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Bringing People Together & Sharing Knowledge in the Northern Rockies

 

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Research and Publications Database

The NRFSN research and publications database leads users to regionally relevant fire science. There are more than 2,100 documents, which have been carefully categorized by the NRFSN to highlight topics and ecosystems important in the Northern Rockies Region. Categorized resources include records from the Joint Fire Science Program (JFSP), Fire Research and Management Exchange System (FRAMES), and Fire Effects Information System (FEIS).

Note: Additional Northern Rockies fire research is available from our Webinar & Video Archive.

Hints: By default, the Search Terms box reads and searches for terms as if there were AND operators between them. To search for one or more terms, use the OR operator. Use quotation marks around phrases or to search for exact terms. To maximize the search function, use the Search Terms box for other information (e.g. author(s), date, species of interest, additional fire topics) together with the topic, ecosystem, and/or resource type terms from the lists. Additional information is available in our documents on topics, ecosystems, and types.

97 results

Bark beetle-caused tree mortality affects important forest ecosystem processes. Remote sensing methodologies that quantify live and dead basal area (BA) in bark beetle-affected forests can provide valuable information to forest managers and researchers. We compared the utility of light detection and ranging (lidar) and the Landsat-...
Author(s): Benjamin C. Bright, Andrew T. Hudak, Robert E. Kennedy, Arjan J. H. Meddens
Year Published: 2014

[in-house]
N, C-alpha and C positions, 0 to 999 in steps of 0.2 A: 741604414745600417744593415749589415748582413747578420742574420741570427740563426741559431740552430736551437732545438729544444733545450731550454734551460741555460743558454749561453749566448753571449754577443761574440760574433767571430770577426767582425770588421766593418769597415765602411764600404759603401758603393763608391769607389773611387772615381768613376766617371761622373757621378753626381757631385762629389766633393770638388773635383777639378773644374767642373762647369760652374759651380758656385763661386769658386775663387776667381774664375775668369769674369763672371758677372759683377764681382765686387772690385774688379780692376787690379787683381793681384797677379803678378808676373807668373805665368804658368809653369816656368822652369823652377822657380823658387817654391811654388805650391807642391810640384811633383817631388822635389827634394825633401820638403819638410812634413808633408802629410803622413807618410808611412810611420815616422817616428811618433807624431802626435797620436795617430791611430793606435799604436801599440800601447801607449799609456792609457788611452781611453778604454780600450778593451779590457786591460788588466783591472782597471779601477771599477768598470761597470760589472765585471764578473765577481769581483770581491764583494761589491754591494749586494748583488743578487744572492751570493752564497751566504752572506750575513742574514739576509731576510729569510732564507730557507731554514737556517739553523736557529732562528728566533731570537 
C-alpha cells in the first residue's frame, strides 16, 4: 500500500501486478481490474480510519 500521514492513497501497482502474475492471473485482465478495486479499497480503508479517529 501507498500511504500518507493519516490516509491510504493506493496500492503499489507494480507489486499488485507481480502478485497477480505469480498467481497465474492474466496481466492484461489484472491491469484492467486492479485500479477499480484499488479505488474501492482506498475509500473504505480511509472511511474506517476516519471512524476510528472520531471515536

Type: Document : Book or Chapter or Journal Article
This document is an assessment of the FS Northern Region's key water resources, tree species, wildlife species, and disturbances, which includes descriptions of the species' current condition, existing stressors, sensitivity to and expected effects of climate changes, and adaptive capacity. 
Author(s): Northern Region Adaptation Partnership
Year Published: 2014
Type: Document : Technical Report or White Paper
The Future Forest Webinar Series facilitated dialogue between scientists and managers about the challenges and opportunities created by the mountain pine beetle (MPB) epidemic. The series consisted of six webinar facilitated by the USFS Rocky Mountain Research Station, the Northern and Rocky Mountain Regions, and the Colorado Forest...
Year Published: 2014
Type: Document : Conference Proceedings
The degree to which recent bark beetle (Dendroctonus ponderosae) outbreaks may influence fire severity and postfire tree regeneration is of heightened interest to resource managers throughout western North America, but empirical data on actual fire effects are lacking. Outcomes may depend on burning conditions (i.e., weather during...
Author(s): Brian J. Harvey, Daniel C. Donato, William H. Romme, Monica G. Turner
Year Published: 2014